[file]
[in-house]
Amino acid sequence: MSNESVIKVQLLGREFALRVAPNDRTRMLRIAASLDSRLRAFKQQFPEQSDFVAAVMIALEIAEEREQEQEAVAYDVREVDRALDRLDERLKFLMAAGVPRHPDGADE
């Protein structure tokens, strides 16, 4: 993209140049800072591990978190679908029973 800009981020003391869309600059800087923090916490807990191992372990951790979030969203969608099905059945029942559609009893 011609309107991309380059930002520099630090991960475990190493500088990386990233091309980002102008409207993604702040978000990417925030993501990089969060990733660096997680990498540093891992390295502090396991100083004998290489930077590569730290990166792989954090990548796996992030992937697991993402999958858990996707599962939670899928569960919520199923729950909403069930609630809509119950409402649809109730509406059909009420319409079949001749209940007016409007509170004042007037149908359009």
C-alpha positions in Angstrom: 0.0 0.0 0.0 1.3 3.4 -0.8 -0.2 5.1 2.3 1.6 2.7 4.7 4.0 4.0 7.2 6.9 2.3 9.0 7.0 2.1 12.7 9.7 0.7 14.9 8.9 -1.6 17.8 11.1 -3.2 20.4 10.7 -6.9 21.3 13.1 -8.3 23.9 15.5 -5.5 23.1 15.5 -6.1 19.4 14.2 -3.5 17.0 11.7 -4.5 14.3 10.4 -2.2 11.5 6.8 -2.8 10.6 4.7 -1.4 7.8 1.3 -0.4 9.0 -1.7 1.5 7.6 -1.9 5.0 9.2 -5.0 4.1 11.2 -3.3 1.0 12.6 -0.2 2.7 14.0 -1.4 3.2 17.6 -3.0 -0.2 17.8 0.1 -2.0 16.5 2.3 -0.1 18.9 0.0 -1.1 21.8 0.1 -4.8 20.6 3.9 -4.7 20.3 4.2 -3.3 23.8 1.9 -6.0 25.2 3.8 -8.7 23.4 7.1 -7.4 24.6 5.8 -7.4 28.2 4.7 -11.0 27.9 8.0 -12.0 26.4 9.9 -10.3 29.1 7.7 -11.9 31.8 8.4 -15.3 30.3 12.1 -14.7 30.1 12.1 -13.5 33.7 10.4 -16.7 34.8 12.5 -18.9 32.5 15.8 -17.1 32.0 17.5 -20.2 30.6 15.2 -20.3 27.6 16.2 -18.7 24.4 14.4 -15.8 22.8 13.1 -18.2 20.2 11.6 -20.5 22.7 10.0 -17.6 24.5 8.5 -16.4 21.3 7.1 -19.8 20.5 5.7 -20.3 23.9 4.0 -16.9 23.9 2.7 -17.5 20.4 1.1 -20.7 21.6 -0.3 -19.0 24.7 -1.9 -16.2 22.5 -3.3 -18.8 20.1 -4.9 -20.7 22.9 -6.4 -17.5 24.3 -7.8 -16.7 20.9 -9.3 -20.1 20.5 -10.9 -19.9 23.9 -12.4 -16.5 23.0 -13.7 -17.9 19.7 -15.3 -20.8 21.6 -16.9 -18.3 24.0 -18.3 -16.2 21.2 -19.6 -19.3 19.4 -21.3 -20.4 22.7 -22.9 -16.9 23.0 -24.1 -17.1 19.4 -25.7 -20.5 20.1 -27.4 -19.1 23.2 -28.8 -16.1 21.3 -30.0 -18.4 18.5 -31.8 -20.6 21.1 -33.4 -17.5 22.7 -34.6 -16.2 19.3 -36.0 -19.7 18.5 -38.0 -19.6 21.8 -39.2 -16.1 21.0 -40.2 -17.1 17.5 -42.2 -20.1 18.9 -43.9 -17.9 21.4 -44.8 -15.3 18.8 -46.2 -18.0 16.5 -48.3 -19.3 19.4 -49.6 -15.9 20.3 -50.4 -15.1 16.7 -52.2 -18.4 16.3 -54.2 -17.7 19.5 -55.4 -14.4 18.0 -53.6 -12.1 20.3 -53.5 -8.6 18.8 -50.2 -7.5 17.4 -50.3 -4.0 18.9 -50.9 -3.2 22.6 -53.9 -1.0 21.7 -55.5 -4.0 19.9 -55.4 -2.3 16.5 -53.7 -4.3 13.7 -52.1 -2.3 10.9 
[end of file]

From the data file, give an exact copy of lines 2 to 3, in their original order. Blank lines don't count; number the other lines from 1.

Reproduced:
Amino acid sequence: MSNESVIKVQLLGREFALRVAPNDRTRMLRIAASLDSRLRAFKQQFPEQSDFVAAVMIALEIAEEREQEQEAVAYDVREVDRALDRLDERLKFLMAAGVPRHPDGADE
């Protein structure tokens, strides 16, 4: 993209140049800072591990978190679908029973 800009981020003391869309600059800087923090916490807990191992372990951790979030969203969608099905059945029942559609009893 011609309107991309380059930002520099630090991960475990190493500088990386990233091309980002102008409207993604702040978000990417925030993501990089969060990733660096997680990498540093891992390295502090396991100083004998290489930077590569730290990166792989954090990548796996992030992937697991993402999958858990996707599962939670899928569960919520199923729950909403069930609630809509119950409402649809109730509406059909009420319409079949001749209940007016409007509170004042007037149908359009």